- More cases of coronavirus reinfection keep coming up, with Nevada researchers having just documented what might be the first American patient to be infected by two different strains of SARS-CoV-2.
- A coronavirus survivor was reinfected with COVID-19 just 48 days after his first bout.
- The 25-year-old man who was reinfected exhibited worse symptoms than he did the first time and had to be admitted to the hospital for oxygen therapy.
- The case contrasts the experience of a Hong Kong patient who was reinfected more than 140 days after a first encounter with the virus, and he showed no symptoms in the second time around.
A series of reports a few months ago said that some COVID-19 patients who recovered from the infection tested positive again for the novel coronavirus. Countries including China, Japan, Italy, and Korea were among the first to notice these “reinfections.” But officials who handled those cases concluded these were not true reinfections. Research from Korea’s CDC provided the best answer to date on a large number of COVID-19 relapses. These patients were not infectious and they were not reinfected. They just had traces of the virus in their systems. Separately, researchers found that clearing the SARS-CoV-2 is just the first step towards a full recovery. Some patients will experience weeks or months of COVID-19 symptoms without being reinfected with the virus.
All of that changed abruptly this past week. In a matter of days, we found out that COVID-19 immunity is indeed short-lived in at least some people. The first case of true COVID-19 reinfection was documented in Hong Kong, and health officials from Belgium and the Netherlands said they’ve also discovered true reinfections. Then, researchers from the University of Nevada published their findings detailing what appears to be the first case of an American COVID-19 patient who was infected a second time around. And unfortunately, the Nevada reinfection appears to be the worst one yet.
The Honk Kong researchers found that the second COVID-19 reinfection was asymptomatic for a 33-year-old man who returned from Spain in August with an unexpected souvenir. He had contracted the European mutation of COVID-19 and tested positive upon his return to China. Geneticists from Hong Kong proved that a new strain caused the second infection by comparing it to data from mid-March when he was first infected. Blood tests further showed the body was quietly fighting off another attack, and the immune system was busy mass-producing antibodies in response to the European strain of the virus. Researchers said they could not prove whether the patient had antibodies after the first bout with the illness. But the case seemed to indicate that a second infection could be milder than the first case. The Hong Kong paper did warn there’s no guarantee all reinfections will be mild.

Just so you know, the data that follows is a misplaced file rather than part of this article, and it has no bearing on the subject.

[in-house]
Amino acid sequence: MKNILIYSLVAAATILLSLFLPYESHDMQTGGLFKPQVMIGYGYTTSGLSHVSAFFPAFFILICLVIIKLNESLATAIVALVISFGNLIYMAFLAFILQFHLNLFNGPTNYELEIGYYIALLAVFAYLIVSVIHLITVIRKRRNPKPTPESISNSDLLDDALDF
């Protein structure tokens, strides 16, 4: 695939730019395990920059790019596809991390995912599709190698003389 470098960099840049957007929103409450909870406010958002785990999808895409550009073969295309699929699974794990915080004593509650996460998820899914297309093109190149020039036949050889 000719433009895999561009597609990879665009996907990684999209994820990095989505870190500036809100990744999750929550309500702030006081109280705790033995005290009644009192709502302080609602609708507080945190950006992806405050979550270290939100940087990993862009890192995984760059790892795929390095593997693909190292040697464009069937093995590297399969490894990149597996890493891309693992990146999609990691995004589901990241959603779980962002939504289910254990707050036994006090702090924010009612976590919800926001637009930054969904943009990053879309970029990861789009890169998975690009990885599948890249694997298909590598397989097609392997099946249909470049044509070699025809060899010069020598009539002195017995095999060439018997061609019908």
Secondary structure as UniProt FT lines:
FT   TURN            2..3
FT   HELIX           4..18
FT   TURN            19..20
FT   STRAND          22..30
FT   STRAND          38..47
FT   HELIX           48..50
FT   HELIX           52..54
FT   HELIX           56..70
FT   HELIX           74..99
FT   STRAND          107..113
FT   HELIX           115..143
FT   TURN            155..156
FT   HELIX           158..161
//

There aren’t similar studies from Belgium and the Netherlands to detail the exact course of the second COVID-19 case. But the scientists from the University of Nevada documented their case of COVID-19 reinfection in great detail, publishing the paper in preprint with The Lancet, providing a contrasting story to the Hong Kong case.
A 25-year-old man was infected in April, displaying a sore throat, coughing, headache, nausea, and diarrhea. He tested negative twice around April 27th, as he got better. On May 31st, he got another set of COVID-like symptoms, including fever, headache, dizziness, cough, nausea, and diarrhea. Five days later, he ended up in the hospital and required oxygen support. He tested positive for COVID-19 again, and the researchers confirmed it was a different coronavirus strain at work the second time around.
This reinfection occurred just 48 days after the first case, compared to over 140 days for the Hong Kong case. This proves that COVID-19 immunity might be even shorter for some patients than the theoretical expectations of 6-12 months.
Secondly, the American patient had a much worse experience the second time around than the Hong Kong man. That’s an even more troubling detail, as it tells us there’s no guarantee that the secondary COVID-19 infection will be easier on the body than the first one.
With all that in mind, it’s not even hard to speculate that some people could be reinfected a few times during their lifetimes, and a swift recovery will not always be guaranteed. Vaccines and therapies that can prevent complications could provide more protection and reduce the risks of complications and deaths significantly. But we don’t have them. Vaccine researchers will also have to take into account these reinfections, where a second can occur after as little as seven weeks. If reinfection is possible, then social distancing rules and face masks should continue to be mandatory for survivors.
“If reinfection is possible on such a short timeline, there may be implications for the efficacy of vaccines developed to fight the disease. It may also have implications for herd immunity,” Nevada State Public Health Lab Mark Pandori said of the research. “It is important to note that this is a singular finding. It does not provide any information to us with regard to the generalizability of this phenomenon.”
He continued, “After one recovers from COVID-19, we still do not know how much immunity is built up, how long it may last, or how well antibodies play a role in protection against a reinfection.”
Herd immunity might also be impossible if additional cases verify these findings. But more studies will be needed before doctors and health experts can issue firm conclusions about reinfections.